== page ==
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Professor Joel Johnson Presents "Ad Hoc Constructions of Penal Statutes" -- Markelloquium! at Brooklyn Law School

Professor Joel S. Johnson presented his article,  "Ad Hoc Constructions of Penal Statutes," (SSRN), Notre Dame Law Review, Vol. 100, 2024, at the Markelloquium! held at Broolyn Law School on May 17. The Markelloquium! is a colloquium-style meeting for in depth discussion of works in progress in the field of criminal law and procedure. The meeting is a revival of the former Criminal Law Theory Colloquium first founded by law professor Dan Markel over a decade ago.

Abstract of Ad Hoc Constructions of Penal Statutes:

This Article takes a hard look at the Supreme Court’s construction of penal statutes in 43 cases over the ten most recent Terms. It shows that the Court tended to adopt narrow constructions in those cases, a preference consistent with several substantive canons of construction, such as the rule of lenity and the avoidance of constitutional vagueness concerns. Substantive canons were routinely included in the parties’ briefs, frequently raised during oral argument, and occasionally explicated in concurring opinions. Yet the Court did not rely on substantive canons in the vast majority of the narrow-construction cases. For example, the Court never definitively relied upon the rule of lenity—the substantive canon most often raised in briefs and at argument—to justify a narrow construction over the entire ten-Term period. Instead, the Court’s rationale in these cases tended to be “ad hoc,” in the sense that the Court based its narrow reading only on statute-specific ordinary-meaning analysis.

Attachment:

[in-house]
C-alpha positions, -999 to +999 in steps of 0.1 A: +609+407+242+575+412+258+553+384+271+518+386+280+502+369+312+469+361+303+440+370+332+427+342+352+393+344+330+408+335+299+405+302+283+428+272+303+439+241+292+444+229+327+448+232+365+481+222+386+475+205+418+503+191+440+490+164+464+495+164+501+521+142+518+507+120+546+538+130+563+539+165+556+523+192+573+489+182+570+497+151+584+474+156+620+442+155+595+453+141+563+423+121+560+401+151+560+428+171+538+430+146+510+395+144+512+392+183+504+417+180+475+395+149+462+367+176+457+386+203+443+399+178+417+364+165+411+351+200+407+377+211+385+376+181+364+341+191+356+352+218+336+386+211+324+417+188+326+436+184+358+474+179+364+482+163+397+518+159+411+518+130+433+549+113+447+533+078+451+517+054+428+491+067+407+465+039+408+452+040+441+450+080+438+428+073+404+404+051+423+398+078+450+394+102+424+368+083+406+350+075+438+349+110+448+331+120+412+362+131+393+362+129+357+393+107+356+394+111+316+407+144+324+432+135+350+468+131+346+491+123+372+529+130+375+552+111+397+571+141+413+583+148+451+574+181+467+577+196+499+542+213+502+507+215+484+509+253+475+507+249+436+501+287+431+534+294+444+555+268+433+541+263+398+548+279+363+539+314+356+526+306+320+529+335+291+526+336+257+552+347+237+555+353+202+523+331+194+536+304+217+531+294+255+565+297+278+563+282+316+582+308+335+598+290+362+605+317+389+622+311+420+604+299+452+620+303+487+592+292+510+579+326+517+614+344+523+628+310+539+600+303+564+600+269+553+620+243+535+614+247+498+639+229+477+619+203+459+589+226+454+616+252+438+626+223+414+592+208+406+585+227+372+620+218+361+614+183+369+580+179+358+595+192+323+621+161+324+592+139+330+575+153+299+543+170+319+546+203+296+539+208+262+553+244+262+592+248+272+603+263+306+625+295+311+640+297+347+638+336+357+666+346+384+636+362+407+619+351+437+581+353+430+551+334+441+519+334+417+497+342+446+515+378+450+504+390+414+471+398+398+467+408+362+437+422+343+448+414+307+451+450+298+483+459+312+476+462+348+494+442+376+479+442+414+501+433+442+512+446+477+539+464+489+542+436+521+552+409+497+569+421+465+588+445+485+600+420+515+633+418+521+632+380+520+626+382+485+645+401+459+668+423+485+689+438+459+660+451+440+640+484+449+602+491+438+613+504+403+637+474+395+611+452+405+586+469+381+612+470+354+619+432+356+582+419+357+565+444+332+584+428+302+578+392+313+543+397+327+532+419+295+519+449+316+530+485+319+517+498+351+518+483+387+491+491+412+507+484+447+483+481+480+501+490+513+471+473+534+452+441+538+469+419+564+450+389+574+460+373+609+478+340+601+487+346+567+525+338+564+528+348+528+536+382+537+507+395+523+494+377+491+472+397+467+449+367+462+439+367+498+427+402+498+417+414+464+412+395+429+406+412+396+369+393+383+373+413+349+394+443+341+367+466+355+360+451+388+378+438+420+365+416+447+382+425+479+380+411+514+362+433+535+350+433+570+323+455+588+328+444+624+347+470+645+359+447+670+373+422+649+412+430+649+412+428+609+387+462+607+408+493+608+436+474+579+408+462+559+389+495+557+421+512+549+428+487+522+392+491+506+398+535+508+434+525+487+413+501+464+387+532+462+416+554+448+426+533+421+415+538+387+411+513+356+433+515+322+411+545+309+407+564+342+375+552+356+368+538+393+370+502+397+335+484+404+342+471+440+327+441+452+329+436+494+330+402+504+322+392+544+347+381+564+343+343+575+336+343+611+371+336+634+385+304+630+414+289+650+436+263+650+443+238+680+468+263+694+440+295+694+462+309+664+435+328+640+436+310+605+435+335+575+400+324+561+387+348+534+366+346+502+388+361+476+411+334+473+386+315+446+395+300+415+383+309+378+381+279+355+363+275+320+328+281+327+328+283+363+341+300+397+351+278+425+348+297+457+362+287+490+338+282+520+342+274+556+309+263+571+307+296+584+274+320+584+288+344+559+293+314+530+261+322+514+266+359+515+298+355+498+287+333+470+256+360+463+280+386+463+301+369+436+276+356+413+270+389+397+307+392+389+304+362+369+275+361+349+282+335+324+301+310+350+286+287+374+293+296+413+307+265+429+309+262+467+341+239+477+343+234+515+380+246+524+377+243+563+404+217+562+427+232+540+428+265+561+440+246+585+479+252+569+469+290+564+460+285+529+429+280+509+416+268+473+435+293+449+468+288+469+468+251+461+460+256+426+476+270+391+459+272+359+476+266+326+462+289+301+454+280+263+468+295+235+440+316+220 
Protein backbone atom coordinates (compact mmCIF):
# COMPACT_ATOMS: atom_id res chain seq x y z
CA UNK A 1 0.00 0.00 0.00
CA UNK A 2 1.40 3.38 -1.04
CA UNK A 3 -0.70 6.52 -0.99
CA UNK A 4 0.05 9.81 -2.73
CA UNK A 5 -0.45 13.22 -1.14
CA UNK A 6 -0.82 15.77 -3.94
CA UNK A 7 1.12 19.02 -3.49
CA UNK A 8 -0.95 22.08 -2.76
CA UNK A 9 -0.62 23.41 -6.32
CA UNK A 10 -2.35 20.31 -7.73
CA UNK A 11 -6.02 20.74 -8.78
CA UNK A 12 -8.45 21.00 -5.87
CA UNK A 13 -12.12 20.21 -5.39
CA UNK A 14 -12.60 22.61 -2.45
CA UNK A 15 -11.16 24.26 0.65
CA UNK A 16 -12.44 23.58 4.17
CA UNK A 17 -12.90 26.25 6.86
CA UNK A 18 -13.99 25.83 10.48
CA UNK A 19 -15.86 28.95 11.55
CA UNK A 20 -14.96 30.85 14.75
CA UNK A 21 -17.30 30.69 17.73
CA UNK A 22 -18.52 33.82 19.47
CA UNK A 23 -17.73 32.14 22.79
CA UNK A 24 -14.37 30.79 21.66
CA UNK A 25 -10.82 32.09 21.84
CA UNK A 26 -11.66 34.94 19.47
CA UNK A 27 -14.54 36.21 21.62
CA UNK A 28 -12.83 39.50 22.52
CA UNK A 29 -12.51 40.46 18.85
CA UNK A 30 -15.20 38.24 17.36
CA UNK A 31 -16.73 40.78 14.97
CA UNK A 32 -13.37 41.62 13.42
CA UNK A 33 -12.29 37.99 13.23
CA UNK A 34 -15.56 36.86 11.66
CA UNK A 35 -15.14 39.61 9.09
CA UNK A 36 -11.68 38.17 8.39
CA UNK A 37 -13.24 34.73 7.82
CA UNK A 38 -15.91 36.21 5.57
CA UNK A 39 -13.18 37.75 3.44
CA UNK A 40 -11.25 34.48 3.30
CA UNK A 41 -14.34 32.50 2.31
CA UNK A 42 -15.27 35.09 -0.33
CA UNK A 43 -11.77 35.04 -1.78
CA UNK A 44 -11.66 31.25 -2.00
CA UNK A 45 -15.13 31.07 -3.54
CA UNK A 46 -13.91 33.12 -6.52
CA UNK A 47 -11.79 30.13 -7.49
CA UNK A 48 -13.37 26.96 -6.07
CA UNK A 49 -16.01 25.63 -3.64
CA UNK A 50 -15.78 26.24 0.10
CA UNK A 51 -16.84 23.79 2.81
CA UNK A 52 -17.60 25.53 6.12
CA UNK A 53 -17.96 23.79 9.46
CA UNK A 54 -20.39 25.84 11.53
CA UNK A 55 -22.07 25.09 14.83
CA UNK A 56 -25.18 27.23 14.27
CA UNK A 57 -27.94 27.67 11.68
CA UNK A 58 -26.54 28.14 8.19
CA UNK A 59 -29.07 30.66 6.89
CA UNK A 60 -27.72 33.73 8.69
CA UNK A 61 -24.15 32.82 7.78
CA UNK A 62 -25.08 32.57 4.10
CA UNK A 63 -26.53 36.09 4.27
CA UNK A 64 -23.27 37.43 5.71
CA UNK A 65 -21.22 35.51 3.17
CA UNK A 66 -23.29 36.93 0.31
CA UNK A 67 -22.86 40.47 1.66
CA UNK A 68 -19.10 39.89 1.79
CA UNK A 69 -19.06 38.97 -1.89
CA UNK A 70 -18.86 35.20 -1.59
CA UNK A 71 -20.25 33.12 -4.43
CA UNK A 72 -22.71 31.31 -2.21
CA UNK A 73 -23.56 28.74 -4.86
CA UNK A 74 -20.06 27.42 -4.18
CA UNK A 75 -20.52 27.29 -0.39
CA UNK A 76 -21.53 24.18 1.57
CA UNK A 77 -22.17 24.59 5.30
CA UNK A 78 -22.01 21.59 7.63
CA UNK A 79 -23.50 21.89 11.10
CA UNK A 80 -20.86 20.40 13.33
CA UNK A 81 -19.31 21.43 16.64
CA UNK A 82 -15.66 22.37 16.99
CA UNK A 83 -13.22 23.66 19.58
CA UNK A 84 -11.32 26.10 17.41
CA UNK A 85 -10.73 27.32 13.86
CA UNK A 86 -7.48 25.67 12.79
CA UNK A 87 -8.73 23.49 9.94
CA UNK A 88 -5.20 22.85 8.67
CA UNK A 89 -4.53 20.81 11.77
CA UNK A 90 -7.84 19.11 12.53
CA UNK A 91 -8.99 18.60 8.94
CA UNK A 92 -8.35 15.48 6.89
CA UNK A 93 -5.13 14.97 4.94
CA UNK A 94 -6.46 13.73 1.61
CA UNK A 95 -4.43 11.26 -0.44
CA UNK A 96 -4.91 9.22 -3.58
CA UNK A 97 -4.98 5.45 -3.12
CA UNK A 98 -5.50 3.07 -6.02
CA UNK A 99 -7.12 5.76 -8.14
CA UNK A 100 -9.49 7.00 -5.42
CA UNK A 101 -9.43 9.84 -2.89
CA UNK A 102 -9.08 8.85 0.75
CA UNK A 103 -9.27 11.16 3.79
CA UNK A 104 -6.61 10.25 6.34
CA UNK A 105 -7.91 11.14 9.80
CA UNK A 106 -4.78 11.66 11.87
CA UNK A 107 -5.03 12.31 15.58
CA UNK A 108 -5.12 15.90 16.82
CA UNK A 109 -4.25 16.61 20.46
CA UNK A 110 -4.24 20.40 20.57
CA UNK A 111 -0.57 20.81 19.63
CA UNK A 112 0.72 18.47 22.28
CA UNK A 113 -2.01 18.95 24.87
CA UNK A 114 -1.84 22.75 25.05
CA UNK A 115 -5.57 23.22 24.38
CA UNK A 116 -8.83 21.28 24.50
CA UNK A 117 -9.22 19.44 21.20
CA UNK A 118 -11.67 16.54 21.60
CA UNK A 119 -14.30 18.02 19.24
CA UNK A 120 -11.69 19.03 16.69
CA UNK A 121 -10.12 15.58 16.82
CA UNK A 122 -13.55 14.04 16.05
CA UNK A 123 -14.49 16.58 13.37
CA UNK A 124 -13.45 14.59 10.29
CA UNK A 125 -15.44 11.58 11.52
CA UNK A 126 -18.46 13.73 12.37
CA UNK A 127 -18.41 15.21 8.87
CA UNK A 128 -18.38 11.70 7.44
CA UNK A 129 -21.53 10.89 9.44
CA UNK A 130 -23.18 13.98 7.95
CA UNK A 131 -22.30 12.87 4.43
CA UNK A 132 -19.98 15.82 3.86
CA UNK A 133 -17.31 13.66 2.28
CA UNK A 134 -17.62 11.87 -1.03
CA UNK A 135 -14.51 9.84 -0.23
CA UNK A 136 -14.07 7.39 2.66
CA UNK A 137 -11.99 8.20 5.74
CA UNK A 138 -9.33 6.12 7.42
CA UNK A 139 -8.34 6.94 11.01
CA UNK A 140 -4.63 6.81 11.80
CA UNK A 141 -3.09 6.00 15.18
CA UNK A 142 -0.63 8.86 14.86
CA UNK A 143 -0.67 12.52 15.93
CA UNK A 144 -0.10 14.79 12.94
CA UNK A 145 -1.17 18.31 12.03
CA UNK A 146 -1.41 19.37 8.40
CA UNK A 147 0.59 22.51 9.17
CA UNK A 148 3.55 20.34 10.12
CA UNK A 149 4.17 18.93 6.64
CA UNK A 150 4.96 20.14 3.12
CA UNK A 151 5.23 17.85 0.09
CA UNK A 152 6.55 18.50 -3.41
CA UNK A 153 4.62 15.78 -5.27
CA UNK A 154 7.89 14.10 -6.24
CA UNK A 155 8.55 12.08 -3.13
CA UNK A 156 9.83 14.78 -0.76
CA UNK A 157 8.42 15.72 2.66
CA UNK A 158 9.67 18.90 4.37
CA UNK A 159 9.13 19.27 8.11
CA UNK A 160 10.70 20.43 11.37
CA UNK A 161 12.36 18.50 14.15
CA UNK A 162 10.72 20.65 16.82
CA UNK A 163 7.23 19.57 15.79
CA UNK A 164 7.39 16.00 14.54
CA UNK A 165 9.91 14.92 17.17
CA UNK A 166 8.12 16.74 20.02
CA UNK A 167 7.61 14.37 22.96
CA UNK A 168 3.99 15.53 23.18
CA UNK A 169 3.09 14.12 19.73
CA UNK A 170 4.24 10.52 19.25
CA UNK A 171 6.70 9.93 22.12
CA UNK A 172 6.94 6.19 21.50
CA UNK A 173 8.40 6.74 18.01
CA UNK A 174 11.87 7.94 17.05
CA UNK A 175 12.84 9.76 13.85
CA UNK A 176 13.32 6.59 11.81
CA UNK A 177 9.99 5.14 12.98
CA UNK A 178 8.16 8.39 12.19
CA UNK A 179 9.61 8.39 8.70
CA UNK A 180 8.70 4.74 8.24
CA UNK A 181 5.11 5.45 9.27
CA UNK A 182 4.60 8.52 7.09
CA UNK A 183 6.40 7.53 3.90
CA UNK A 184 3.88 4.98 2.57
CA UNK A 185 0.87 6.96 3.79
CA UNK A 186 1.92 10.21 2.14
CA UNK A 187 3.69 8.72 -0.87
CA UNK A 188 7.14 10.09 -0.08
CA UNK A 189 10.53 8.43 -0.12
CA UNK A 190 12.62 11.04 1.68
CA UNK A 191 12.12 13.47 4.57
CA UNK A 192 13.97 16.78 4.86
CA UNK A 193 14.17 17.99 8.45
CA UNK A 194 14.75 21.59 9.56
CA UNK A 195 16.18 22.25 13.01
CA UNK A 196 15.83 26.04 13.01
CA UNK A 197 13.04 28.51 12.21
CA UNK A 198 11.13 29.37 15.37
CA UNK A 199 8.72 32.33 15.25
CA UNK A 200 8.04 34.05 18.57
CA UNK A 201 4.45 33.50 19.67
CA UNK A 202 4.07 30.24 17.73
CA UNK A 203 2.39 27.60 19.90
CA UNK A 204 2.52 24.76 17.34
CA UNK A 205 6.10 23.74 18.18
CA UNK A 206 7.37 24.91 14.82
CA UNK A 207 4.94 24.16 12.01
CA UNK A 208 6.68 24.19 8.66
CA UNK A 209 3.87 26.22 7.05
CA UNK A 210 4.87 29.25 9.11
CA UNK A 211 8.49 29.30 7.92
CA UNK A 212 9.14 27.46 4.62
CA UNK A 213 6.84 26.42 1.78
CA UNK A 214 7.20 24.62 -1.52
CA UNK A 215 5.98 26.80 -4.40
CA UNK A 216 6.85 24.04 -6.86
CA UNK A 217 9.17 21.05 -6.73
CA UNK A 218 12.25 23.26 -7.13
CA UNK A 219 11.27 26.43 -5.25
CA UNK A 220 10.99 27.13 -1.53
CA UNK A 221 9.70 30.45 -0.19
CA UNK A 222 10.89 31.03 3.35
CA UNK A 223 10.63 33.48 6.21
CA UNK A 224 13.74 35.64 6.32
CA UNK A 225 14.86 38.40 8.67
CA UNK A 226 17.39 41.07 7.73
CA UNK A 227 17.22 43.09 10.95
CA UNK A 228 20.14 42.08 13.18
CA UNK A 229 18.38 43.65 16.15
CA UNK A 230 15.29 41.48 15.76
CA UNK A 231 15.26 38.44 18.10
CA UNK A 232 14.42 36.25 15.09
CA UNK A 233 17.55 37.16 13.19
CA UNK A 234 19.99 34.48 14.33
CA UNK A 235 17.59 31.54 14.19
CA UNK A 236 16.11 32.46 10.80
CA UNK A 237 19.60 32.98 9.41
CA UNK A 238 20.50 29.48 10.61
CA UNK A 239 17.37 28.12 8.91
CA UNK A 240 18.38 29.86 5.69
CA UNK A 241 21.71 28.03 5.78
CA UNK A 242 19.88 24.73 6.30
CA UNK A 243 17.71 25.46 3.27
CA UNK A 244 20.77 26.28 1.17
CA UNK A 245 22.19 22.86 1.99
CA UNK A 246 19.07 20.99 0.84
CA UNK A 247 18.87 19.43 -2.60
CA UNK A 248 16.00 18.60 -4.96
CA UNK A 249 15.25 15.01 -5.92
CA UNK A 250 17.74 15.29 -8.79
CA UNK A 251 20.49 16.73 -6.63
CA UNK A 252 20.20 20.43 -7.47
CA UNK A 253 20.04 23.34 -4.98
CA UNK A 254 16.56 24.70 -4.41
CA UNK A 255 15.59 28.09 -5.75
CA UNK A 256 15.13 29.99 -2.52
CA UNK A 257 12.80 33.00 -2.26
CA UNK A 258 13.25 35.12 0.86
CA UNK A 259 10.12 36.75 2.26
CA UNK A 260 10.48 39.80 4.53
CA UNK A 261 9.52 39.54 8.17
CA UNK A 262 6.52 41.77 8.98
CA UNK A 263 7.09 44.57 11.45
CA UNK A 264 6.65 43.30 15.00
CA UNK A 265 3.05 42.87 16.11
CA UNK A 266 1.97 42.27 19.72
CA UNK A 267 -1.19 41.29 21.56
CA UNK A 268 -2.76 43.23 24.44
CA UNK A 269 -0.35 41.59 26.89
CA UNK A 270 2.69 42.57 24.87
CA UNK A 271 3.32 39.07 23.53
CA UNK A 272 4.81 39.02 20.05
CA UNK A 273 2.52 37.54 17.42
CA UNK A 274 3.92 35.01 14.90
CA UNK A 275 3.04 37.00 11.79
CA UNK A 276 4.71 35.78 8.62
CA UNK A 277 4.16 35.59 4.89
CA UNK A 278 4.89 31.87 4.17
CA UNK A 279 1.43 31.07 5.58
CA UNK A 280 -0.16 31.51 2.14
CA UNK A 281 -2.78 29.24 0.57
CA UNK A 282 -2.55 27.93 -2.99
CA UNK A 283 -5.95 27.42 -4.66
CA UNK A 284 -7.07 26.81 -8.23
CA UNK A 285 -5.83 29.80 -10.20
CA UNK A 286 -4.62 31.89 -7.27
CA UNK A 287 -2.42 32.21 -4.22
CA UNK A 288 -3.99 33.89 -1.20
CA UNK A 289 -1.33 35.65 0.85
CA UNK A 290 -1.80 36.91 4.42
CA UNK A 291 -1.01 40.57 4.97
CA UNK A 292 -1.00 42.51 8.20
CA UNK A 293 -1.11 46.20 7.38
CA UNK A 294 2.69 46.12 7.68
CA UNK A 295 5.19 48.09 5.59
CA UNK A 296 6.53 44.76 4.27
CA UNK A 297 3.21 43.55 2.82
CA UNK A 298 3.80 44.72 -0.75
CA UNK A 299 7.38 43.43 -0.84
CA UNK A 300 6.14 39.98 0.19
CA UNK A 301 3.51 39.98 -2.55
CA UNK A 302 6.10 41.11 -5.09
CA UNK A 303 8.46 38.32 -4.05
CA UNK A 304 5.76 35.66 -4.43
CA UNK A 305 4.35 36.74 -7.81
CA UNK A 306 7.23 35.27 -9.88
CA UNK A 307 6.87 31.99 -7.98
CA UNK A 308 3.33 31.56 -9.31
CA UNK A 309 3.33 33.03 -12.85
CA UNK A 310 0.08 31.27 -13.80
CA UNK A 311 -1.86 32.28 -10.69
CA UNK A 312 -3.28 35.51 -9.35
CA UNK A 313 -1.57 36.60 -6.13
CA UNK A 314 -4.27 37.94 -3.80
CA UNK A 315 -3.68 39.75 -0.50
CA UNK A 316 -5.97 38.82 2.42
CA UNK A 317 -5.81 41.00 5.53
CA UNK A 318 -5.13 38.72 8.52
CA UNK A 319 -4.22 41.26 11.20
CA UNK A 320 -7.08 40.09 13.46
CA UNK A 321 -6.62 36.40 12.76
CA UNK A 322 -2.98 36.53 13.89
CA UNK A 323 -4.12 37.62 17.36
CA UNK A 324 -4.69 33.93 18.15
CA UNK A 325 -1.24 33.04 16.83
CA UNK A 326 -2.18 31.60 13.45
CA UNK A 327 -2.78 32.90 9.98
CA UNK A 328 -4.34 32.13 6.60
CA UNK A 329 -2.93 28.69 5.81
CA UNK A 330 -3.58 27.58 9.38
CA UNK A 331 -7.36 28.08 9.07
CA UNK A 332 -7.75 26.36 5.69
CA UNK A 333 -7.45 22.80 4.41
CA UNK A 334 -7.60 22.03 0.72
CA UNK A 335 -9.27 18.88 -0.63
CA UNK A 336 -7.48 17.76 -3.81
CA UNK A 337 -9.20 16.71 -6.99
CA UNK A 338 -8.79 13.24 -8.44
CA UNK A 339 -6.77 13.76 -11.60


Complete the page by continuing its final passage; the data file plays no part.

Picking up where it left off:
The Court’s repeated ad hoc approach in narrow-construction cases may be motivated by textualist commitments that view substantive canons with suspicion because they are inescapably judge-made and policy-driven; the ad hoc approach may be considered more law-like and thus more consistent with the rule-of-law values on which textualism is based. It is also possible that ad hoc preference is a function of the Court’s composition: efforts to rely on substantive canons may ultimately be softened to retain the votes needed to keep a majority. Some Justices may also prefer an ad hoc approach because it maximizes interpretive discretion in future cases involving penal statutes.

The Court’s ad hoc approach has consequences. Although it usually satisfies the party arguing for the narrow construction, the ad hoc approach has large-scale implications for the criminal legal system that perpetuate the enactment, enforcement, and interpretation of penal statutes in an expansive manner—undermining the rule of law by systematically increasing discretion for various actors in the criminal legal system. The ad hoc approach does little to deter legislatures from writing open-ended statutes, and it enables lower courts to adopt sweeping constructions of those statutes put forward by prosecutors seeking to maximize statutory breadth. The ad hoc approach simultaneously burdens defense counsel by making easier narrow-construction arguments based on substantive canons less likely to succeed, often leaving more difficult ordinary-meaning arguments as the only viable option. Finally, the Court’s ad hoc approach increases police discretion that can be used for on-the-street invention and enforcement of venturesome constructions of open-ended statutes.